SPRING SUNDAY: The Wishing Well—A Cautionary Tale

SPRING SUNDAY: The Wishing Well—A Cautionary Tale


“Don’t let him play so close to the edge!” I warned. “He’s fine,” said my husband. He gets frustrated by my helicopter parenting, the way I constantly hover too close, trying to protect the kids. “Okay,” I fumed. “But he’s gonna fall in.”


He emerged from the murky pond and fountain spitting out water, his eyes wide with horror. He can swim a little, but he’s only four years old and the weight of his clothes when wet and the sudden shock of being submerged terrified him. I plucked him up from the water by his shoulders and squeezed him to my chest. Some onlookers grinned and asked, “Did he get his wish?”

The pond and fountain were a “wishing well,” and moments earlier the kids had been making wishes excitedly as they pitched coins into it. There is something magical for kids about wishing. Their faces and hearts get light as they blow the seeds from a spent dandelion, or as they squeeze their eyes shut before blowing out birthday candles. These are the wishes of the innocent. These are the things that children imagine would make their already simple and perfect lives even better. I asked them later: my daughter wished that I would always say “yes” every time she asked for treats, and my son wished for a Lego set that no manufacturer will ever make (it was of his imaginary friend).

When we get older our wishes become more calculated, more intense. We wish for things that are still a little naïve, or even outlandish. We wish for someone’s cancer to go into remission. We wish for a winning lottery ticket. On our better days we boldly wish for world peace or happiness and health. On that day, I just wanted my son to emerge from the pond and still breathing, unscathed from the experience. At least that wish came true, I guess.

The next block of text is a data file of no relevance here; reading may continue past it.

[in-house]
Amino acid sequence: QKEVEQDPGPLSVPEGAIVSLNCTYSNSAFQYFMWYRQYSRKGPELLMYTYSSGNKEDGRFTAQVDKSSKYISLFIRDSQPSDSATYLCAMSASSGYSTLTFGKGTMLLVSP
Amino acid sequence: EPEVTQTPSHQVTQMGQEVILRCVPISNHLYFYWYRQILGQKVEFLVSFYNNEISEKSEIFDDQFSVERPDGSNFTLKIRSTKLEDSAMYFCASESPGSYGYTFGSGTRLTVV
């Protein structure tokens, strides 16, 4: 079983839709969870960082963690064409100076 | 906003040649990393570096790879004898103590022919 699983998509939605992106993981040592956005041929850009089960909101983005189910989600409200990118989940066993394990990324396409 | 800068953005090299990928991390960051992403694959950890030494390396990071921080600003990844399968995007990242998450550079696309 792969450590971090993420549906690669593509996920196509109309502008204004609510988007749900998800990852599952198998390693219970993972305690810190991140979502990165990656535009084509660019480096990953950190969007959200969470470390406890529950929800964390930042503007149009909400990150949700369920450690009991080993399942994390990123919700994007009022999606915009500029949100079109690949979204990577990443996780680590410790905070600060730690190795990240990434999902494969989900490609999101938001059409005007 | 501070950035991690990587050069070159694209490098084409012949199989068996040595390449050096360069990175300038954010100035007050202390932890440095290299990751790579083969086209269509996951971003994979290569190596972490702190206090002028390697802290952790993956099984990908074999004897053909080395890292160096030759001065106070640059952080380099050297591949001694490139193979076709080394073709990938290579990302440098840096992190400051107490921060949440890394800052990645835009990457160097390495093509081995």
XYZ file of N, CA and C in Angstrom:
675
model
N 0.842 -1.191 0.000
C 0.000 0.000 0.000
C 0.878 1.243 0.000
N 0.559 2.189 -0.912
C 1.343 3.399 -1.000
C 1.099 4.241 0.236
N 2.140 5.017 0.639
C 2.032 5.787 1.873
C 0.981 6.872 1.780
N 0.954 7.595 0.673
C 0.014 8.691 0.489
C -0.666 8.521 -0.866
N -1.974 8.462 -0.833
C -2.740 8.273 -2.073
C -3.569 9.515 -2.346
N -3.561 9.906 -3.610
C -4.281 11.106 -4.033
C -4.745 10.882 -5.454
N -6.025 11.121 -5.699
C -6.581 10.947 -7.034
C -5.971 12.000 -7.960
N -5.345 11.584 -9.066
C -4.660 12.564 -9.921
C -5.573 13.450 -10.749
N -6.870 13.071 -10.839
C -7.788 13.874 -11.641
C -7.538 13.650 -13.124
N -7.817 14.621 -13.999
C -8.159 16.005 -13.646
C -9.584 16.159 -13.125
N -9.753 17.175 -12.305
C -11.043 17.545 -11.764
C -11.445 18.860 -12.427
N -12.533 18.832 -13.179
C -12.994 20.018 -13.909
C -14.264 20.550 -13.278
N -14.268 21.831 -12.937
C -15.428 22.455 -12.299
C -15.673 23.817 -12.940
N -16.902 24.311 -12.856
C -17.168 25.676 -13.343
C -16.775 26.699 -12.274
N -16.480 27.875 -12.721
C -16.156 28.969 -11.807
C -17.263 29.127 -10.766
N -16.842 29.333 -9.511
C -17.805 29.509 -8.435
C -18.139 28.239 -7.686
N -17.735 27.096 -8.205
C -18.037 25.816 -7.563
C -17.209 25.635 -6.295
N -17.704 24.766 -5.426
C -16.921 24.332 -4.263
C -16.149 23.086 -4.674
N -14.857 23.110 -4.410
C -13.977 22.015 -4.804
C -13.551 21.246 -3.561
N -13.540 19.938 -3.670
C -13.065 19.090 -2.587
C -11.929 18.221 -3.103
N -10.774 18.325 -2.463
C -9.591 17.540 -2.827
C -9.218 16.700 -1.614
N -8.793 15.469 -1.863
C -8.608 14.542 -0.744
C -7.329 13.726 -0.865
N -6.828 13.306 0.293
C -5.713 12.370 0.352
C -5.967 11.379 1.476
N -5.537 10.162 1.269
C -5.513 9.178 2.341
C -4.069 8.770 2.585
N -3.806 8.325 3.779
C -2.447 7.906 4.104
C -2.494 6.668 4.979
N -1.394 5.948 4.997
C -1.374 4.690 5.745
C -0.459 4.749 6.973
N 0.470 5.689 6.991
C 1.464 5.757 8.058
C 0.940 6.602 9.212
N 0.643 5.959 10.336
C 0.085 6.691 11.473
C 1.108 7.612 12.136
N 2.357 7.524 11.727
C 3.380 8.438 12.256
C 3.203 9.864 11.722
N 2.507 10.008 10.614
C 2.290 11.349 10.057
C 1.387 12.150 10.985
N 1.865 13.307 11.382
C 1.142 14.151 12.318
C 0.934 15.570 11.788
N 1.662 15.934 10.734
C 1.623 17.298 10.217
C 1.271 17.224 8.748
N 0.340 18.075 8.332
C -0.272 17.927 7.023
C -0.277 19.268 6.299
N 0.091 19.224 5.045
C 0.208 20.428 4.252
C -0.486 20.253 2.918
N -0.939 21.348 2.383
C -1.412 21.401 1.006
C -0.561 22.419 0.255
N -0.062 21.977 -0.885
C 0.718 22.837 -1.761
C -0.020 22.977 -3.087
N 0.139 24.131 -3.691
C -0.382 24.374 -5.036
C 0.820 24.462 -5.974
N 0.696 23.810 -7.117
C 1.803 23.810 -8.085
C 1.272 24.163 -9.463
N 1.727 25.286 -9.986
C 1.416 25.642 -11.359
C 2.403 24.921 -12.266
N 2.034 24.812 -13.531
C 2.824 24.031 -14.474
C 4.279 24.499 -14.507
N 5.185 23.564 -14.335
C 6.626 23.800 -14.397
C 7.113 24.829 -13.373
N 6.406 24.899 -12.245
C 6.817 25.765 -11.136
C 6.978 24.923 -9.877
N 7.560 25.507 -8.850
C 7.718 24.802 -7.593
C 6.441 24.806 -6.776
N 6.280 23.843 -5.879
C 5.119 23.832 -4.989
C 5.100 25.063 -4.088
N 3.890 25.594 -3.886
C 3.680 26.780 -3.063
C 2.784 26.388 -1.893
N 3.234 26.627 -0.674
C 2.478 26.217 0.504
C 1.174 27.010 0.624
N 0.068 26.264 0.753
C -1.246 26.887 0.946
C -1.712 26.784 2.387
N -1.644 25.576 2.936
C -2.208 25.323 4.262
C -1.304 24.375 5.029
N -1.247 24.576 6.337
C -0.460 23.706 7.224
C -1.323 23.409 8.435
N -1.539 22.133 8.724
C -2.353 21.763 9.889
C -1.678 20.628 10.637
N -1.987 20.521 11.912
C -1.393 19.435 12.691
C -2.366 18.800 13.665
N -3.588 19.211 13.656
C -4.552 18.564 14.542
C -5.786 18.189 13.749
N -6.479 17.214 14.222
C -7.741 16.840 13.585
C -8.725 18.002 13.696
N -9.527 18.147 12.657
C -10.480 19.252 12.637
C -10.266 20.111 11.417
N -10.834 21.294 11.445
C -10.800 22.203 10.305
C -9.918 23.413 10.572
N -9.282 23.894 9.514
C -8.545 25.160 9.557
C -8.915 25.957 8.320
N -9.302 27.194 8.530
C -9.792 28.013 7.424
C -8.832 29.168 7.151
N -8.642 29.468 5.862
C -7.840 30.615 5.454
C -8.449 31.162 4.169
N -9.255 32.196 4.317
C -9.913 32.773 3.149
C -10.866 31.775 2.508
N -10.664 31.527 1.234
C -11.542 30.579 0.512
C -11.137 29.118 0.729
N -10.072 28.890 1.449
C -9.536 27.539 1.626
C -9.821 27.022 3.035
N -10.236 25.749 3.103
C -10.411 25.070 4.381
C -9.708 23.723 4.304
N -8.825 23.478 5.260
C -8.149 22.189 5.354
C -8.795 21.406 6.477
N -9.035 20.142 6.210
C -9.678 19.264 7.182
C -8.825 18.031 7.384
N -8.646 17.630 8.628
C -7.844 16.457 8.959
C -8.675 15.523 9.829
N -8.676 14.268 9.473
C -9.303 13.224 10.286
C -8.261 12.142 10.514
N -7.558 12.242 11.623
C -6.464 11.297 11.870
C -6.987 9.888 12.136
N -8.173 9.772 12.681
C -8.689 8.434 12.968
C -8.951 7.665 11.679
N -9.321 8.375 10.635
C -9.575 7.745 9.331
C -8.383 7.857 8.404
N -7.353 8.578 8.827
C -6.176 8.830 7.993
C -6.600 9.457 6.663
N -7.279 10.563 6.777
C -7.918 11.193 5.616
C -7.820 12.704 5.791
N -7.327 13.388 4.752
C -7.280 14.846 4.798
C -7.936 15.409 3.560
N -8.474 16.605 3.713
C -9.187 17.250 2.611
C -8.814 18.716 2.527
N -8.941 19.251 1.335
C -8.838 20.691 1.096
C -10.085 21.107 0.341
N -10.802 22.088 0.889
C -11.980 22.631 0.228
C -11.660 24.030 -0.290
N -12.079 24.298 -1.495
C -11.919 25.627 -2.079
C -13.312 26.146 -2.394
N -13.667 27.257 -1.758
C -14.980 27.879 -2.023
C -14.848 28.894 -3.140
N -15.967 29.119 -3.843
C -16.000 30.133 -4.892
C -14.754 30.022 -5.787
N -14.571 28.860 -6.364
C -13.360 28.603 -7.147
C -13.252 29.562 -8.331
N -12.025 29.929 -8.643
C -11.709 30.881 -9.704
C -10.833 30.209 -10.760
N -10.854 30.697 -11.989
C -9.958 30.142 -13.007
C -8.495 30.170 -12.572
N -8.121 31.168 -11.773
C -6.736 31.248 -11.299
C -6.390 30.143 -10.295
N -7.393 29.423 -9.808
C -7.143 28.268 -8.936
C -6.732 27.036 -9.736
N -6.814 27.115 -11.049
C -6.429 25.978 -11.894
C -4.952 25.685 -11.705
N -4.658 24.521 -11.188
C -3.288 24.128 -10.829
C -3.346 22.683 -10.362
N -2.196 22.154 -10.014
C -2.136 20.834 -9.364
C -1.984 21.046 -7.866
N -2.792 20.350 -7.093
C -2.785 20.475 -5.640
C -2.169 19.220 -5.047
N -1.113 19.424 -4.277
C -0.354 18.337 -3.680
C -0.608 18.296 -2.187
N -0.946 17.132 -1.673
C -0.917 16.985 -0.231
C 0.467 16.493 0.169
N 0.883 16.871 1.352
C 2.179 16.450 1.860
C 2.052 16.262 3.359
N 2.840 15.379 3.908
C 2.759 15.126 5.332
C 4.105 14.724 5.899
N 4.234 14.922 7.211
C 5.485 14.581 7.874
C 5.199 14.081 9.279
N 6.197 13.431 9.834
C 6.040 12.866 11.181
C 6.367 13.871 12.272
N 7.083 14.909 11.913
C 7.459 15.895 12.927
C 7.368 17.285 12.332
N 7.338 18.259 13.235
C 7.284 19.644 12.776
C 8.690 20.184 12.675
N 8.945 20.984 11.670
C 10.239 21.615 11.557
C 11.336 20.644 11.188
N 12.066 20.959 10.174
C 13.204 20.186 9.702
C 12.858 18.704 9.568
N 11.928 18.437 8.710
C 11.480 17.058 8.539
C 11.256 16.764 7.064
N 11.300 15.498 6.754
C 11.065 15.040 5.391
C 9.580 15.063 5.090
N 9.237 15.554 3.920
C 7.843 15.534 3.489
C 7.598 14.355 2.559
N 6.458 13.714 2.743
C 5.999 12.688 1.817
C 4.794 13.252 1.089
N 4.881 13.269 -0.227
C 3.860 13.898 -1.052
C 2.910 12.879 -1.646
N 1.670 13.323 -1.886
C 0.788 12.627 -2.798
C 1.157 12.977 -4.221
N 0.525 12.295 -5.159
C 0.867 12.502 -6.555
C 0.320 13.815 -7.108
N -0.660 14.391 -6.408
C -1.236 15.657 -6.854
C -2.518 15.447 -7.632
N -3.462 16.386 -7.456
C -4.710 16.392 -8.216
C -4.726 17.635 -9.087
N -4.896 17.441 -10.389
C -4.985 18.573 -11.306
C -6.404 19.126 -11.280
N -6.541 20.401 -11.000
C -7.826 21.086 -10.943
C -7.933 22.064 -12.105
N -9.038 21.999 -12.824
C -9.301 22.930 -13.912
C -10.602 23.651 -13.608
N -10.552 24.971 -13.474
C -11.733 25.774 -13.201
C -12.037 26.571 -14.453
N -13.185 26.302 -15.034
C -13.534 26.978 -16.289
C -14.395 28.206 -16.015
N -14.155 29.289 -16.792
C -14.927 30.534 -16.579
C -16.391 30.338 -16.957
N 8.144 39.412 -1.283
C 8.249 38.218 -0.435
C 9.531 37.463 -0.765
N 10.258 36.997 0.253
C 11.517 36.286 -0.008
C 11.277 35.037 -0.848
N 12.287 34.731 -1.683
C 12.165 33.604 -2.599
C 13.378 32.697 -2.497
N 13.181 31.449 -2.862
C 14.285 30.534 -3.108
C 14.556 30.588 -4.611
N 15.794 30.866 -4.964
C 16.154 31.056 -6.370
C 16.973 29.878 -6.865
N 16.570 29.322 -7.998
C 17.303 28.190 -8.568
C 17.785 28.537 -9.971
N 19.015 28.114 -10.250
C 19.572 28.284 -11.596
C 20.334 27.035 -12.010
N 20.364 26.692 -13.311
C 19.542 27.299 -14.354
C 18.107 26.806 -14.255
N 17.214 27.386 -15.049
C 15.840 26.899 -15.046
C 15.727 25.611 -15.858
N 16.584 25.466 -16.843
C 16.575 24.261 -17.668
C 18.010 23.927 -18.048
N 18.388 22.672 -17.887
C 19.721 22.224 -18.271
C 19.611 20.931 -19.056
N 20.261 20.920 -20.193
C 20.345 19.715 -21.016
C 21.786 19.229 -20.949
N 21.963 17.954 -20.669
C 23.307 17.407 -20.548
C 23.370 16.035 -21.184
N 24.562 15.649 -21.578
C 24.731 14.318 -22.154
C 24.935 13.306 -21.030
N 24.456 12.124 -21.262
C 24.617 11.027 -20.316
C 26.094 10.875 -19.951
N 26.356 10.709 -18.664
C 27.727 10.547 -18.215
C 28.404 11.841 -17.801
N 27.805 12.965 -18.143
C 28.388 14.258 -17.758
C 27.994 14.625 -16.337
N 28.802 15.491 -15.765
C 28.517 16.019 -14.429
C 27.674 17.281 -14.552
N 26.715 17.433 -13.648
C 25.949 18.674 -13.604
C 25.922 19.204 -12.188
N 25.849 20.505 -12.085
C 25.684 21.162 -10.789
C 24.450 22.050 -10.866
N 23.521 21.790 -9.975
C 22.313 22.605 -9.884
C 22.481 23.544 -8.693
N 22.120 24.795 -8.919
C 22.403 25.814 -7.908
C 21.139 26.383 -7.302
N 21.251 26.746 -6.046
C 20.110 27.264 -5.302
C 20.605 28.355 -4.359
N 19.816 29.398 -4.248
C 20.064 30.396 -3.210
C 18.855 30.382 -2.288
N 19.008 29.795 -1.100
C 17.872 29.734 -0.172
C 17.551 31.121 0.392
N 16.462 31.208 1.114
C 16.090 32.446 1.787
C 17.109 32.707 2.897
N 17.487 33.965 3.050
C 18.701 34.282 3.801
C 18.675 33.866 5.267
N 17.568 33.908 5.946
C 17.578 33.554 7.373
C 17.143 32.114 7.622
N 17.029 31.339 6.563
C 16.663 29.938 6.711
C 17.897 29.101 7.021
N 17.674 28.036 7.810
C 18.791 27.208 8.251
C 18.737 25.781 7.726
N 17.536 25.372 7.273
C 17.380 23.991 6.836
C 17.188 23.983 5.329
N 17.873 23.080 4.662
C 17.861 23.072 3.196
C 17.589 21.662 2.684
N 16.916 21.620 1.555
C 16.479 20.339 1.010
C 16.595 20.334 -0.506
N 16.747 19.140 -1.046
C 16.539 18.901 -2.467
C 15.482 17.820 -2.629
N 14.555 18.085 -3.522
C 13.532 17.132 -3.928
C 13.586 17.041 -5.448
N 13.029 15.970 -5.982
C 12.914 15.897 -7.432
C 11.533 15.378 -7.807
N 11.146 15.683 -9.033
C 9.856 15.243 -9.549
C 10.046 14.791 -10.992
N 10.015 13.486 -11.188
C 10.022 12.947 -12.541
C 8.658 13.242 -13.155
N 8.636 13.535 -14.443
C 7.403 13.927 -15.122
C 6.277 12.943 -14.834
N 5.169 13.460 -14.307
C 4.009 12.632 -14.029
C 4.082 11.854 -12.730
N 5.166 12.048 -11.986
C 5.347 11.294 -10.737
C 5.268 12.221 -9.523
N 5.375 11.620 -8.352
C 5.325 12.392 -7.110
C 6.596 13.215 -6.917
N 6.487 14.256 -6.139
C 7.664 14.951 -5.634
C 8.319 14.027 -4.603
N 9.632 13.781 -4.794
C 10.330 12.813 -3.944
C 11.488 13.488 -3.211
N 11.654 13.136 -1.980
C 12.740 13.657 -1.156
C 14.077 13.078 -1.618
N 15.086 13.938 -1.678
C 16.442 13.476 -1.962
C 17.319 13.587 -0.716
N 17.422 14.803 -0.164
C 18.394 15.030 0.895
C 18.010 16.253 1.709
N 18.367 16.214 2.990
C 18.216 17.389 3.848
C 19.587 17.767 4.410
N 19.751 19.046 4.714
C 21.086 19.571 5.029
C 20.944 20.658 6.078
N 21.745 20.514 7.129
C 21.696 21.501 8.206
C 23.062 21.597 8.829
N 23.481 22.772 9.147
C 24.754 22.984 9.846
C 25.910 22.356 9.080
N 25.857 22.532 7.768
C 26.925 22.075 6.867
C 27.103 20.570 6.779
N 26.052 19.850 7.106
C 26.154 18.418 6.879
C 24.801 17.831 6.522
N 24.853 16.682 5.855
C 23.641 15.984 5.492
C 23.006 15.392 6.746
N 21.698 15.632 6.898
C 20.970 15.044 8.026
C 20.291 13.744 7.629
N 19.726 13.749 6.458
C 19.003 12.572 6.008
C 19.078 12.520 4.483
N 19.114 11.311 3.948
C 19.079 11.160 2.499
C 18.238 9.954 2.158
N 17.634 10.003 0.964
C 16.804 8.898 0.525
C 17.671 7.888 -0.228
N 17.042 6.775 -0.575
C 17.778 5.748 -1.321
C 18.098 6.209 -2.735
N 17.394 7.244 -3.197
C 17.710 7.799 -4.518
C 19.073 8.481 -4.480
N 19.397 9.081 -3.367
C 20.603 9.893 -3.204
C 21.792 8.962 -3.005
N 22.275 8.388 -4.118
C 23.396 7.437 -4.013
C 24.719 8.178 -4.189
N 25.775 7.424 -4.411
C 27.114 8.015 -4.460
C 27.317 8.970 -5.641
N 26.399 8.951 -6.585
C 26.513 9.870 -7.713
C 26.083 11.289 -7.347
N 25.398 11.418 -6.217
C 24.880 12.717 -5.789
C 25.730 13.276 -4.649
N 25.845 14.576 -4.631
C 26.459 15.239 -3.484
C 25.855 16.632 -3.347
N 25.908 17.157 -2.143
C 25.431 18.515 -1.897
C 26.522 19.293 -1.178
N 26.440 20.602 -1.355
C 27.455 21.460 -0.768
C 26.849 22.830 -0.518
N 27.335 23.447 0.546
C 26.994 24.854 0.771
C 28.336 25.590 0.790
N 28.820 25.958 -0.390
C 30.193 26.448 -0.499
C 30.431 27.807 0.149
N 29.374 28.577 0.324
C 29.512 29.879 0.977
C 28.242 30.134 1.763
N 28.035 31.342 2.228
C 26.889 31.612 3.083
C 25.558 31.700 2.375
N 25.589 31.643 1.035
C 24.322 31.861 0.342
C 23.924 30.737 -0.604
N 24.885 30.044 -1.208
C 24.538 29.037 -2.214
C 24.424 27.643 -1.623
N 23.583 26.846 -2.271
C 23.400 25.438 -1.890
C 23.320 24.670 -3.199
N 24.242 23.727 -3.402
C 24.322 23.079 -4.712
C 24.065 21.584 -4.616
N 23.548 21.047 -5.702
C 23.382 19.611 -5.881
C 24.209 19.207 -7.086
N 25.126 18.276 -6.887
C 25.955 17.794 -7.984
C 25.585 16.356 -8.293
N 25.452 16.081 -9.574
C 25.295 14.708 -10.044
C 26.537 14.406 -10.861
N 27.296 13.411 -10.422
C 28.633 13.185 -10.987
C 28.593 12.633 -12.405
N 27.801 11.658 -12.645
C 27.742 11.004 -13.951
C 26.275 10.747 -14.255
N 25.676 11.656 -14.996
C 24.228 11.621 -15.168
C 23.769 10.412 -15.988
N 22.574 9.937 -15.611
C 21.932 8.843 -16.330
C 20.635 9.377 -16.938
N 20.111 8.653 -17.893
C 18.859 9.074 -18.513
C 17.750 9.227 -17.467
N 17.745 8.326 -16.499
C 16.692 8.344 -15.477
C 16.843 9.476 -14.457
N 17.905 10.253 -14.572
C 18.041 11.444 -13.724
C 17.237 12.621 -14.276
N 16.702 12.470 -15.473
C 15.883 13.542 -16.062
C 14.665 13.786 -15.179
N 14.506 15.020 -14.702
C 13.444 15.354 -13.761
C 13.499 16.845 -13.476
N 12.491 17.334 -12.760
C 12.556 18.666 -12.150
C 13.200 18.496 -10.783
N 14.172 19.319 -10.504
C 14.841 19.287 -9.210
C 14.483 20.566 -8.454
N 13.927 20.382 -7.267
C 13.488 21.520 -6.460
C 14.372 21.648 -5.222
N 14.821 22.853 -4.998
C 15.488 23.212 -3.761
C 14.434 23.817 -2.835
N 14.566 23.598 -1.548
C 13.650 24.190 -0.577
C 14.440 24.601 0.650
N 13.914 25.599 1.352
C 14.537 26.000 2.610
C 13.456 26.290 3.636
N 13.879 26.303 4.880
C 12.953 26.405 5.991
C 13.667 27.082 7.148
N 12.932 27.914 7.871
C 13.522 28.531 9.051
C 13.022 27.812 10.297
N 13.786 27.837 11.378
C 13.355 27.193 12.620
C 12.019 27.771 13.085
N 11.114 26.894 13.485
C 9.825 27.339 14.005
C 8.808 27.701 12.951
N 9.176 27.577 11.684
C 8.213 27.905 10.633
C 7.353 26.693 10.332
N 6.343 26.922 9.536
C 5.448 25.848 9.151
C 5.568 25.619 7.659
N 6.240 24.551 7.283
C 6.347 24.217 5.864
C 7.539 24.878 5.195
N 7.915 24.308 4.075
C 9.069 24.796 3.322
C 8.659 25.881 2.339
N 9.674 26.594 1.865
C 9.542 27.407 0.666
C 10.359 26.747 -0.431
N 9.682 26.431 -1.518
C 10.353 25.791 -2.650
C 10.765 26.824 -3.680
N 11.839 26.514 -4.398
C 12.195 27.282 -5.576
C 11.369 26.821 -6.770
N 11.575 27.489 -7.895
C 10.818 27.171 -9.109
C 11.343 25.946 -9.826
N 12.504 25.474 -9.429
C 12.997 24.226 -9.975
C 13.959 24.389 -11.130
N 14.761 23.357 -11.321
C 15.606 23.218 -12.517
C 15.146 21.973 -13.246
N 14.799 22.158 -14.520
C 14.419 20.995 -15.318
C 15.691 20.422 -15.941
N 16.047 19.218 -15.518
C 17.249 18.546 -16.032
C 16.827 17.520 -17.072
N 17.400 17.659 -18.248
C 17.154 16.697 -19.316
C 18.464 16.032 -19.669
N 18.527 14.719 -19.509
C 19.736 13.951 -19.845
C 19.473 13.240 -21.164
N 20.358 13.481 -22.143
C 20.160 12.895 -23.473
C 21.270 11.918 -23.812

The magic of wishing comes from the audacity of it. We really do have everything we need, and everything we truly need is within our ability to create or earn. But there’s always something more we would like to have. We would like for the universe to conspire in our favor and for some great blessing to come our way. It is enchanting to imagine something wonderful that could happen, some beautiful, miraculous or life-changing twist in our personal narrative.

But what we’re missing with all of this hope and desire is the opposite emotion: gratefulness. We forget to be thankful for all the things that we already have. Our health, food, home, family, love. The basic things that we take for granted, like a dry child who has not fallen into a pond, and who is not afraid of the water or walking along the edge of it. There is no such thing as a “grateful well,” but if there were, it would be deserving of all our spare coins and earnest feelings. So today, instead of wishing for things that might make my life better, I’m going to put all my energy into this imaginary pond. Thank you universe, for all your blessings. I am sincerely grateful.



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